After the calculations, the table can readily be uncompressed.
The above methodology for preserving the empty elements (except for purposes of calculations) is necessary for later combining the time series (technical) data for a security with other series data, and matching the two series element to element and date to date, despite the presence of empty elements in the series. This correspondence is clearly necessary because analysis calculations combining time-dependent values from two or more related series are made, and allowance must be made for the empty values interspersed therein.
Unlike the aforedescribed technical data, stored sequentially on a regular basis, fundamental data is stored on a less frequent basis. Although the majority of fundamental measures are reported on a quarterly basis, fundamental data is sometimes reported late, i.e., reported on a non-periodic basis. The system of the present invention takes account of occasional periodic, occasional but late periodic and occasional non-periodic data. For example, the following table illustrates typical values reported on a quarterly basis:______________________________________Mo/Yr.. 3/90 6/90 9/90 12/90 3/91 6/91 9/91 12/91 3/92______________________________________Value Val Val Val Val Val Val Val Val Val______________________________________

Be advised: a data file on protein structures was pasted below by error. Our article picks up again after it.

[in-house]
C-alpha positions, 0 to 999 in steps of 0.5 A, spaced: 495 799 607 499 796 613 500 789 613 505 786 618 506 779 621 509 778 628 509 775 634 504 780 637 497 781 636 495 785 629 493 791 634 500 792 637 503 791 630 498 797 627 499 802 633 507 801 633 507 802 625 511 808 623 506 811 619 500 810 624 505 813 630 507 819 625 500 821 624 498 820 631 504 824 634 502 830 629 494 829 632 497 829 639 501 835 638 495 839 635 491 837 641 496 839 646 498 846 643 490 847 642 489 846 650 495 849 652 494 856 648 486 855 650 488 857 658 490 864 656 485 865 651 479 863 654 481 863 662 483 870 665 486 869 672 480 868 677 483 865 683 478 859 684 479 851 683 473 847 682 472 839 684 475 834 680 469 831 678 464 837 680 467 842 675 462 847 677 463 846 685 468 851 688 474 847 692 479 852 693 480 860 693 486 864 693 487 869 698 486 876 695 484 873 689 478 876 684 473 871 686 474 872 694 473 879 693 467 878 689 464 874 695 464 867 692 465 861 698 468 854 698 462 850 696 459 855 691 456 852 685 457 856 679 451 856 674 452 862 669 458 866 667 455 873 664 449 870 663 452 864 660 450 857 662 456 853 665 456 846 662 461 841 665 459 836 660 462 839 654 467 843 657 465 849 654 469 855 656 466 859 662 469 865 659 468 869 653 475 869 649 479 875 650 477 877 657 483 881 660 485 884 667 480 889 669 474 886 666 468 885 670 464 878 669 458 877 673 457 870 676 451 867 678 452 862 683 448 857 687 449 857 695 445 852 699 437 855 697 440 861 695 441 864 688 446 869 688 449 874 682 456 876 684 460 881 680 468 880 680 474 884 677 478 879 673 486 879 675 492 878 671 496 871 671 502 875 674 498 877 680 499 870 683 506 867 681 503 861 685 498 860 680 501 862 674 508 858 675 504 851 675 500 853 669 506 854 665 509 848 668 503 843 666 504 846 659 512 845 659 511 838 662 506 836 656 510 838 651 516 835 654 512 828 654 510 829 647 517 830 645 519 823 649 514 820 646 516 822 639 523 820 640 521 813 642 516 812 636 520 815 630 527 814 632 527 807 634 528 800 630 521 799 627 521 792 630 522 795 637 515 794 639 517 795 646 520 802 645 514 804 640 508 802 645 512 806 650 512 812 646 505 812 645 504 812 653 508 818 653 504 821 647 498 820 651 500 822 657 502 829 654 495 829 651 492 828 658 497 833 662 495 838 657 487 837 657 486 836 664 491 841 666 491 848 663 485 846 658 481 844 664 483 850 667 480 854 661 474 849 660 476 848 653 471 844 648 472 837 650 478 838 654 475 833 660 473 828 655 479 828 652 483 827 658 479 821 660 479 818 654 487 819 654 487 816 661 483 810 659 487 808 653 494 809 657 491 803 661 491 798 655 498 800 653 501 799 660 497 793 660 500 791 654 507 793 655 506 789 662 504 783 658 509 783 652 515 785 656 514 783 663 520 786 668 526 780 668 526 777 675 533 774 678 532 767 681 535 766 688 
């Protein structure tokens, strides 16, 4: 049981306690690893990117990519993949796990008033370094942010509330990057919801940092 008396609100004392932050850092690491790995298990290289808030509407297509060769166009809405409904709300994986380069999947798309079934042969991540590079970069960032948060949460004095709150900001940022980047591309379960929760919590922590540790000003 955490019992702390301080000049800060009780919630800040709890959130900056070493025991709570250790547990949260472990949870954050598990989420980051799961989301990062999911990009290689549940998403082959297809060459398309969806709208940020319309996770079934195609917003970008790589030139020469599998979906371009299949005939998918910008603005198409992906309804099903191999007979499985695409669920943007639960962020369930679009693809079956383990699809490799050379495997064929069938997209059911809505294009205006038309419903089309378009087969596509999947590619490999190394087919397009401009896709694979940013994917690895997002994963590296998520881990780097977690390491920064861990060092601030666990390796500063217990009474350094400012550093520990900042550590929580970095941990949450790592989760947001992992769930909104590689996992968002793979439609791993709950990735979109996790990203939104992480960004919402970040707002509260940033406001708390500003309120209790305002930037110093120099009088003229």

Clearly, all values between the indicated quarterly dates, e.g., Mar. 2, 1990 and May 31, 1990, do not exist. Indeed, only daily values for the particular report dates, i.e., Mar. 1, 1990, Jun. 1, 1990, etc., are indicated, and the above table values and the aforedescribed daily technical data are clearly incompatible.